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Researchers say sharks need more monitoring as their population declines

A shark is seen swimming across a sand bar.
Phil Marcelo
A shark is seen swimming across a sand bar.

Scientists said new evidence about shark biology, their prey and ecosystem changes in New York coastal waters indicates the need to monitor shark behavior and collect seasonal data.

A study, published in the Journal of Fish Biology, shows a recent increase in the number of human-shark encounters in the New York Bight, between New Jersey and the south shore of Long Island. That’s despite a well-documented decline in the shark population due to overfishing and climate change.

“Fundamentally, we are aiming to understand how sharks are interacting with their environment and how that’s going to potentially impact where we find animals and what their ecological role is going to be, you know, over the next 50 to 60 years,” said Oliver Shipley, ecologist and co-author from the School of Marine and Atmospheric Sciences at Stony Brook University.

Shipley said they are still trying to understand the reasons and the timing behind the presence of sharks and other animals in the waters of New York.

Sharks have garnered more attention since there has been a reported increase in shark activity near Long Island beaches. This comes after a surge of bites and encounters in the summer of 2023. At least five swimmers were bitten by sharks over Fourth of July weekend this year.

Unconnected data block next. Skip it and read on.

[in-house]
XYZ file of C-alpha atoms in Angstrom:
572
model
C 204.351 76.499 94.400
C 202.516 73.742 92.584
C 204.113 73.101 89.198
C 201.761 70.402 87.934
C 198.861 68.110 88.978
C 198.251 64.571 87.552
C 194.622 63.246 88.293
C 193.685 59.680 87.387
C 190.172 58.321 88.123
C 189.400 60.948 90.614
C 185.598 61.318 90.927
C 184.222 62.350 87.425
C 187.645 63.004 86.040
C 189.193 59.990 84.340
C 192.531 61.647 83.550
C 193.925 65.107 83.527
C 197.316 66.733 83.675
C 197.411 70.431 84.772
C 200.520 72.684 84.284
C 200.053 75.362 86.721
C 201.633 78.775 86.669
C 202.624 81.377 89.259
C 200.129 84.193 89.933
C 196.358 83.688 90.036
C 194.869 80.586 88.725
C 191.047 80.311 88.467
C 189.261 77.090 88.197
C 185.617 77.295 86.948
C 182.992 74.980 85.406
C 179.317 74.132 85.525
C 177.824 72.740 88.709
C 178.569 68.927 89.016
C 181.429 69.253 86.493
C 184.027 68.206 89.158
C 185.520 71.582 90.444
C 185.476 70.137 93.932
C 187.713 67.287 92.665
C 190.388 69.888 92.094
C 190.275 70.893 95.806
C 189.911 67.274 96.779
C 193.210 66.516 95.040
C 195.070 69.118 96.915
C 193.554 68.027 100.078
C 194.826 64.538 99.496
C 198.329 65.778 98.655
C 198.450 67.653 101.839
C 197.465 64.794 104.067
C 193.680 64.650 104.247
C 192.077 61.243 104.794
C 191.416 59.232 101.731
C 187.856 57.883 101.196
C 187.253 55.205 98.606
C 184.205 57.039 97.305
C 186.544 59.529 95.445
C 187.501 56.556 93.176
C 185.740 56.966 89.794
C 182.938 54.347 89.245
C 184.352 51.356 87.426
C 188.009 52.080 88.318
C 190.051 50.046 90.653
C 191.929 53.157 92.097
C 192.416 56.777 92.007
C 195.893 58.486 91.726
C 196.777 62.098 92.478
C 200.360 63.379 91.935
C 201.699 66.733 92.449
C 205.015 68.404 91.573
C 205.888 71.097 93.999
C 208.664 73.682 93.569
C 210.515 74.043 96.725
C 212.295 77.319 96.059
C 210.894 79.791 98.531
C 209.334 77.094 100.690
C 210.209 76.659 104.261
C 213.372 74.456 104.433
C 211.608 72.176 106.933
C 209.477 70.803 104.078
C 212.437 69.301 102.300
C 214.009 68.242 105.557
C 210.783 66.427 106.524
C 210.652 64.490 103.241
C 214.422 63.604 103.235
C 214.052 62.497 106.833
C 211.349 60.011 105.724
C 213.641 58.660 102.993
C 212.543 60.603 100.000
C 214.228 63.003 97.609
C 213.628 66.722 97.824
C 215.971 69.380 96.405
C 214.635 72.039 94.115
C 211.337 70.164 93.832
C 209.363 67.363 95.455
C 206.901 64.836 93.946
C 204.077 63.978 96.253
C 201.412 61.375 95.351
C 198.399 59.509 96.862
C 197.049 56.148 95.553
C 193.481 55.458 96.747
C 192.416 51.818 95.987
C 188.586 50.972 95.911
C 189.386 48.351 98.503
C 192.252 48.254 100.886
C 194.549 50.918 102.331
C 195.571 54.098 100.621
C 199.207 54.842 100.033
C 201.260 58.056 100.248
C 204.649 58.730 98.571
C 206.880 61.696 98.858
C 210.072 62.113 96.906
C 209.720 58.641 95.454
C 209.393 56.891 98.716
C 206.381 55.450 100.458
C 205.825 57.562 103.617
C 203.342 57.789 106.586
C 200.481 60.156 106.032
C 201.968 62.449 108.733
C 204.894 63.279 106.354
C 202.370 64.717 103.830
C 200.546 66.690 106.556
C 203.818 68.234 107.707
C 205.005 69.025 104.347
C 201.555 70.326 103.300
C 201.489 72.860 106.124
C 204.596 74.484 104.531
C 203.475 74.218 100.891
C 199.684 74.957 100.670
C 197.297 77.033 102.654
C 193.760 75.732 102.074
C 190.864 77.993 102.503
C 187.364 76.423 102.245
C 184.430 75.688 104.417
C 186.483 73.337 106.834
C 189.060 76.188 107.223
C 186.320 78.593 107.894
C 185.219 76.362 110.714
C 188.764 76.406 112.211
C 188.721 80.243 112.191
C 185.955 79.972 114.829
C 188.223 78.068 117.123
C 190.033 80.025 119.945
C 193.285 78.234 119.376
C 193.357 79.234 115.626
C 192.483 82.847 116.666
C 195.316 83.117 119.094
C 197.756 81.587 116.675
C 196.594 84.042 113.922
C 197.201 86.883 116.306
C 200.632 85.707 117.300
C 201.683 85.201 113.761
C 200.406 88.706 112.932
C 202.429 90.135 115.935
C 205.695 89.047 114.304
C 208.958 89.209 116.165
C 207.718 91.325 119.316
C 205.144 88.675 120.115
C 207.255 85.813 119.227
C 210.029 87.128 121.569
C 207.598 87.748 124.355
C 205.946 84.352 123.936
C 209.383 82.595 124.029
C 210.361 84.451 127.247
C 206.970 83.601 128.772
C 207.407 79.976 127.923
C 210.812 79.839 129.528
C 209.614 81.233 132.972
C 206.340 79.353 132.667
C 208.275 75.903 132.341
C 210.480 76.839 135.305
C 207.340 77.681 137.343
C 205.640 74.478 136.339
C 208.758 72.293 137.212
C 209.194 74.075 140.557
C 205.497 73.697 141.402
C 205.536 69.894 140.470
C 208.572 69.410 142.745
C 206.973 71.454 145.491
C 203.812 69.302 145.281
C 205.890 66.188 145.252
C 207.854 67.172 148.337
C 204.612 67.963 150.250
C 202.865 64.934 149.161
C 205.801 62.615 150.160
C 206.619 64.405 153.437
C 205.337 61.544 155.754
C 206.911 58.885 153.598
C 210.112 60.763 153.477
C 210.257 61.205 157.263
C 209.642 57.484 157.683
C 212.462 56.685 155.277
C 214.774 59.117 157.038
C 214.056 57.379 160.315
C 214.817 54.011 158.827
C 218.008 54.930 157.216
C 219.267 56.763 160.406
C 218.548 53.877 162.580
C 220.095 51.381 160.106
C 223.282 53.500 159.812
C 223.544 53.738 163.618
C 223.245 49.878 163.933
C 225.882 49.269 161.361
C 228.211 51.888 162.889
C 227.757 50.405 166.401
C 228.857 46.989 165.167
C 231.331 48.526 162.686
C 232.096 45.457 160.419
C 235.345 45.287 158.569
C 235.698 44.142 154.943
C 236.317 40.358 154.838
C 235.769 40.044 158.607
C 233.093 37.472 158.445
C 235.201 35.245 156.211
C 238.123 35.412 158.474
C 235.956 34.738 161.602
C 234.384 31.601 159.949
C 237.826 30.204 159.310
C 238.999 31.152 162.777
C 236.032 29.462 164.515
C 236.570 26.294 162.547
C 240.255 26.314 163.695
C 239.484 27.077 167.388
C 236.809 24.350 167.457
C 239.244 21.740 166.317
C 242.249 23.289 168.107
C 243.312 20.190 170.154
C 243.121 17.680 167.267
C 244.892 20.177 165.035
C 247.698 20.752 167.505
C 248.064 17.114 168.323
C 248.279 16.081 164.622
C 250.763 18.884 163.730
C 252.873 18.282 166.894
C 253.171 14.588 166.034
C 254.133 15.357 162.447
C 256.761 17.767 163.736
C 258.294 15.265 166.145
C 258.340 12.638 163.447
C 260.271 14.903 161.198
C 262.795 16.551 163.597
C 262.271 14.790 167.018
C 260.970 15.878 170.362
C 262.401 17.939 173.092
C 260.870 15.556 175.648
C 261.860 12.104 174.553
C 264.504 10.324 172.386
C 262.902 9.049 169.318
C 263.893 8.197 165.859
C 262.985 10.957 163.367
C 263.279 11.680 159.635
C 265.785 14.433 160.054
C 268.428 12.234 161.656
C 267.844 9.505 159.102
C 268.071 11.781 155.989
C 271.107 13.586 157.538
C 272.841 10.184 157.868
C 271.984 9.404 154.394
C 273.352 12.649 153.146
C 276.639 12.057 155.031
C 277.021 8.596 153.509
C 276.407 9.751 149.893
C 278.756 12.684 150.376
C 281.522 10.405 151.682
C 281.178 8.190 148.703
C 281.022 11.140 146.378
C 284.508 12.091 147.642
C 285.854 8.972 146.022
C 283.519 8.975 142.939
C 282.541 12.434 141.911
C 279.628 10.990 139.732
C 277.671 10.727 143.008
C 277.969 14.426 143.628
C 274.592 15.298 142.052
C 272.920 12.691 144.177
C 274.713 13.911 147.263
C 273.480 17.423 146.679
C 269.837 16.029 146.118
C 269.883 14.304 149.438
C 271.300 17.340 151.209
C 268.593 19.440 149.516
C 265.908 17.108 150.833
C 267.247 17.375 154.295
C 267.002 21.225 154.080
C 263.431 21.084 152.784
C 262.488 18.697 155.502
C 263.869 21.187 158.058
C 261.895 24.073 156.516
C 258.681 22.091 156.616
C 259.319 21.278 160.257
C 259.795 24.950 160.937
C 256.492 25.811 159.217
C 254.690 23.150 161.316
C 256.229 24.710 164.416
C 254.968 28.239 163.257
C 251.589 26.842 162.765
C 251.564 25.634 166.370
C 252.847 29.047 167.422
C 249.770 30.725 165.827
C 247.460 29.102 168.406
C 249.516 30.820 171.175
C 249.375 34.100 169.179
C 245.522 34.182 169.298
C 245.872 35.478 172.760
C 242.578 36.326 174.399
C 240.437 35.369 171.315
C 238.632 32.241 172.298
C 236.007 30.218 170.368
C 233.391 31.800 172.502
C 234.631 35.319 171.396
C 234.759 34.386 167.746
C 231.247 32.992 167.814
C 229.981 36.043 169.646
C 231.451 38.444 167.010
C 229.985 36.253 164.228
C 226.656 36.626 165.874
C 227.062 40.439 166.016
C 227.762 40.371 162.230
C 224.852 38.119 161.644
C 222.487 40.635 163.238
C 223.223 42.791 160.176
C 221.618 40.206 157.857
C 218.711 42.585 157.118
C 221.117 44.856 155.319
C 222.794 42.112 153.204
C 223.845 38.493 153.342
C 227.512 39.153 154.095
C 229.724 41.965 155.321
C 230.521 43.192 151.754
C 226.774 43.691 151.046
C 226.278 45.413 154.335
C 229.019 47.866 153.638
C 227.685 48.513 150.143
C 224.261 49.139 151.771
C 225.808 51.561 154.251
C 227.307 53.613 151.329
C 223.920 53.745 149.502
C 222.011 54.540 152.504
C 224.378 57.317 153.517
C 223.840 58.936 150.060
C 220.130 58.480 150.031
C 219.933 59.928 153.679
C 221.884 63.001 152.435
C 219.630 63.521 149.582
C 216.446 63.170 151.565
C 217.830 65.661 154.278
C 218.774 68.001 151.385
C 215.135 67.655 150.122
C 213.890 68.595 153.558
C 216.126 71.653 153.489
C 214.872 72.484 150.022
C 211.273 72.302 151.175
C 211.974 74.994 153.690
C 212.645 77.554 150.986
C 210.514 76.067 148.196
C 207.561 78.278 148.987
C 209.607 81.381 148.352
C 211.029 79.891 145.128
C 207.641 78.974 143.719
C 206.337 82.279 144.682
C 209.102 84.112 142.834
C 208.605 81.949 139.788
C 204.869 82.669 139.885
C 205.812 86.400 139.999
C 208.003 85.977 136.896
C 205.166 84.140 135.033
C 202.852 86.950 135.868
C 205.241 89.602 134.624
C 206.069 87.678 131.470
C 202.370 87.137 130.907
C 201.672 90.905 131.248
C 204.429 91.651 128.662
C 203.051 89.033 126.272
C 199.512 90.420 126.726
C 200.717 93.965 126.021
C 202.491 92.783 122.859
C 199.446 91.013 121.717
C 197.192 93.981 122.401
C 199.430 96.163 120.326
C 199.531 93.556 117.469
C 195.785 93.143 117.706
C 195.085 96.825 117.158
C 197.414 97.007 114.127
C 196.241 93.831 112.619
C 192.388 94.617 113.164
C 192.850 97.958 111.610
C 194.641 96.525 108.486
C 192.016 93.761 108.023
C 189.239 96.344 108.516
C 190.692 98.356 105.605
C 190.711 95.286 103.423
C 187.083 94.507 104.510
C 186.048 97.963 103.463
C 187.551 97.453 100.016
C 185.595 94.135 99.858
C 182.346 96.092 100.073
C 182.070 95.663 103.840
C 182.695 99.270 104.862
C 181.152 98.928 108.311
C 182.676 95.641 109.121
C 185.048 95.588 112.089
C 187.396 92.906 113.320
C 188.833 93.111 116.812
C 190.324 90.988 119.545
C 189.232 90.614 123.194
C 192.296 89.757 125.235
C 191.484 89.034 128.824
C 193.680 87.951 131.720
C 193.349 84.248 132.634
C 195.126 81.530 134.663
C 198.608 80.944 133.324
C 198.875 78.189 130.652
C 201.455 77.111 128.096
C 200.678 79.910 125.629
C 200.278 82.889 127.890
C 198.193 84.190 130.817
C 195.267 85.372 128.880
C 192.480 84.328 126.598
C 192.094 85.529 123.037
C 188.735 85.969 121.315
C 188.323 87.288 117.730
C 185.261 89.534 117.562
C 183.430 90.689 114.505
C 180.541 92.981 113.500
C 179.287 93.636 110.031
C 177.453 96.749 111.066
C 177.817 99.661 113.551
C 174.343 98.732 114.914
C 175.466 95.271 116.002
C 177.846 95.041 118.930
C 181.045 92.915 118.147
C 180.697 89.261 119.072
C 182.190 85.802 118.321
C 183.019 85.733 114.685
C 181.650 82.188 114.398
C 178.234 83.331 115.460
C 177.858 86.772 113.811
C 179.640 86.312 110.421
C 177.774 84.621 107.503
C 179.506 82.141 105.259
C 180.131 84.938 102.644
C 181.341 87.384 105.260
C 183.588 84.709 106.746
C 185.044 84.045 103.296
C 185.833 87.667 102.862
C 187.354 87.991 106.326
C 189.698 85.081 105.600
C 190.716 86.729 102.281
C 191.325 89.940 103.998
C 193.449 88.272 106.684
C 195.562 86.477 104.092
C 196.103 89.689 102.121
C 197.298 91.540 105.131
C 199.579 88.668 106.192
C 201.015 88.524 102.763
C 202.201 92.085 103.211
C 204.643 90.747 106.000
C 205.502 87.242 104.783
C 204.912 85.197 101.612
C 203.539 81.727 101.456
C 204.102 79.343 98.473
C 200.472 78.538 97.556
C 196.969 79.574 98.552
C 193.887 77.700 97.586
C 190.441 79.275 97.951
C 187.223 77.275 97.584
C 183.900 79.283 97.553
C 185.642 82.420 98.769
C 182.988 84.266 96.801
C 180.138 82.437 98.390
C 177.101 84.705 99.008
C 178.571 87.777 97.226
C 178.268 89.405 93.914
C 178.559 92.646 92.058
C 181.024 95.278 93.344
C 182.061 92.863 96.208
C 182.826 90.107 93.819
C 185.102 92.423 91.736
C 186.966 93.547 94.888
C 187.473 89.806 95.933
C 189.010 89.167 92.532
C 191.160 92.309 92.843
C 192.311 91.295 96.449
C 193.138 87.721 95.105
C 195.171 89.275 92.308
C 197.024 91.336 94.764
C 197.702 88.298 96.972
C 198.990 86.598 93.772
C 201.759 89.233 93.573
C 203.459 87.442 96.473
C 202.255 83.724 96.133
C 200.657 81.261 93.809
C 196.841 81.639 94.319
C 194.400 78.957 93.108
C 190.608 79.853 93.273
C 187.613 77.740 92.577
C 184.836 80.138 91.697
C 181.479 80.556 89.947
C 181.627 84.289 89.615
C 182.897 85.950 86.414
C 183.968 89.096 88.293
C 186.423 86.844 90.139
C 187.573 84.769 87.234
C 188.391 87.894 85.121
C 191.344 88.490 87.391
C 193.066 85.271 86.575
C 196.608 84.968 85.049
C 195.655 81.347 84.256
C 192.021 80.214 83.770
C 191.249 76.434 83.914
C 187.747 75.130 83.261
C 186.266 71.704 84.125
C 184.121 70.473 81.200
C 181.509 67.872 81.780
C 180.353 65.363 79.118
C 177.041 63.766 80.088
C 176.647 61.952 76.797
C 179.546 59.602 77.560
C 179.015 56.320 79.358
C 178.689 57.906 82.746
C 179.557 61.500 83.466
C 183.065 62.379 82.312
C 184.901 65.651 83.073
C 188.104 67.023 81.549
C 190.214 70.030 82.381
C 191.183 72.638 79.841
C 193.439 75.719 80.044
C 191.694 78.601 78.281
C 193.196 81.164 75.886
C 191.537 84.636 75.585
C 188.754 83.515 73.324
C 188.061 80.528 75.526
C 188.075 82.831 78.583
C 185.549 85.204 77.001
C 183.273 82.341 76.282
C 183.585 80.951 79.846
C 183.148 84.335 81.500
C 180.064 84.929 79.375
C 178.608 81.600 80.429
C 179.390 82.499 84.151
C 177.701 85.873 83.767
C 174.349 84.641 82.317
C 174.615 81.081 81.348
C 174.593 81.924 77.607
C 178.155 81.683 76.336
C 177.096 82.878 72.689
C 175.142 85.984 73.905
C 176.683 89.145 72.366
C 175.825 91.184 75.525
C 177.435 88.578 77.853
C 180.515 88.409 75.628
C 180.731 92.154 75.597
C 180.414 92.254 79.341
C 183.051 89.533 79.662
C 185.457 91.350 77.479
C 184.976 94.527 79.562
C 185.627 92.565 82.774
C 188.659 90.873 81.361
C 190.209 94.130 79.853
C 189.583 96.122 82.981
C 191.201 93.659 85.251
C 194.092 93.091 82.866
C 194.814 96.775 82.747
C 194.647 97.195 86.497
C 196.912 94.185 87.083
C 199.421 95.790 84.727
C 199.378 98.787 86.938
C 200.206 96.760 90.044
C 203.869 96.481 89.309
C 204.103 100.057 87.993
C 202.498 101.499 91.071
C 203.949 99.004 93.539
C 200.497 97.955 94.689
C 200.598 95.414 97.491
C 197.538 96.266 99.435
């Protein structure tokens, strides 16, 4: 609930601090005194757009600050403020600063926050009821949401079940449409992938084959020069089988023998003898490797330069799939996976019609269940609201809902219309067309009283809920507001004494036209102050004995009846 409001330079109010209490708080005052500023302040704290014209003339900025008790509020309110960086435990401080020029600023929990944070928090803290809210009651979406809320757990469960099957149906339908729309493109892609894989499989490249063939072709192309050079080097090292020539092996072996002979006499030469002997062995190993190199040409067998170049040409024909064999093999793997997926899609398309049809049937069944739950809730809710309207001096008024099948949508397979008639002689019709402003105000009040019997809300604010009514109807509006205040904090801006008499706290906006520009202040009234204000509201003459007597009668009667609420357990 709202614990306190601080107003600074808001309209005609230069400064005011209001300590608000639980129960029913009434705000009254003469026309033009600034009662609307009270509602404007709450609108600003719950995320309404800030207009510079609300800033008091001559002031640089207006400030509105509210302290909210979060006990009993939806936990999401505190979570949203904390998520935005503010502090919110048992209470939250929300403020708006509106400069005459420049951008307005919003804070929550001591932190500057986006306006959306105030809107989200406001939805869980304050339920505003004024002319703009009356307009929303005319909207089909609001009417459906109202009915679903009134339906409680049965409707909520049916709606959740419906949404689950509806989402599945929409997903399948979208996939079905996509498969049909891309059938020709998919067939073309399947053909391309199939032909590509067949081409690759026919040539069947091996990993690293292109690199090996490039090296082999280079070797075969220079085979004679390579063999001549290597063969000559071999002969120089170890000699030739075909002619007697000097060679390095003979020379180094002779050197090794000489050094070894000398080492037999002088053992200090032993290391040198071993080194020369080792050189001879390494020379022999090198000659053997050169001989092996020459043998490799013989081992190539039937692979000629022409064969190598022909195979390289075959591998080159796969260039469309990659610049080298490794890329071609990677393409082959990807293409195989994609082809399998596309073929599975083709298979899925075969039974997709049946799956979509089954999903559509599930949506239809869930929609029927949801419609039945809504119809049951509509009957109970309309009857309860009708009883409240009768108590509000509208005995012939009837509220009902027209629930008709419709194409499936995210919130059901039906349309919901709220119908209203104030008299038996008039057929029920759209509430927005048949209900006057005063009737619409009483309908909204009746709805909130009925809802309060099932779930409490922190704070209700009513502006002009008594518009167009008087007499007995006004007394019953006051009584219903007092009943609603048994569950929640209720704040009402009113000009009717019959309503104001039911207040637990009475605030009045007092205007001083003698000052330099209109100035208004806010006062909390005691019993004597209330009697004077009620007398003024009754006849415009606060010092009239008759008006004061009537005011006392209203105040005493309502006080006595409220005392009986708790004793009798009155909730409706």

Shipley and his fellow researchers have already begun some of the observations they call for in the study. Michael Frisk, co-author and Stony Brook ecologist, said they have used acoustic tags to track sharks’ movements and behaviors, as well as their acceleration, while also measuring the effects of climate change.

“We collect this information over years, and we’ve had over hundreds of thousands over the last decade, for not only, but other animals we track as well,” Frisk said. “And this can then be put into models that we can use to foresee movements of animals and their response to a changing environment.”

Ripley said the effects of climate change will intensify over the next decade. To expand monitoring methods along the New York Bight area, the authors are using coastal drone surveys, environmental DNA assessments and spatial analyses.

Although interactions between humans and sharks are exceedingly rare, Ripley said he hopes that people do not become deterred from spending time in the ocean.

Clare Gehlich is a news intern at WSHU for the fall of 2023.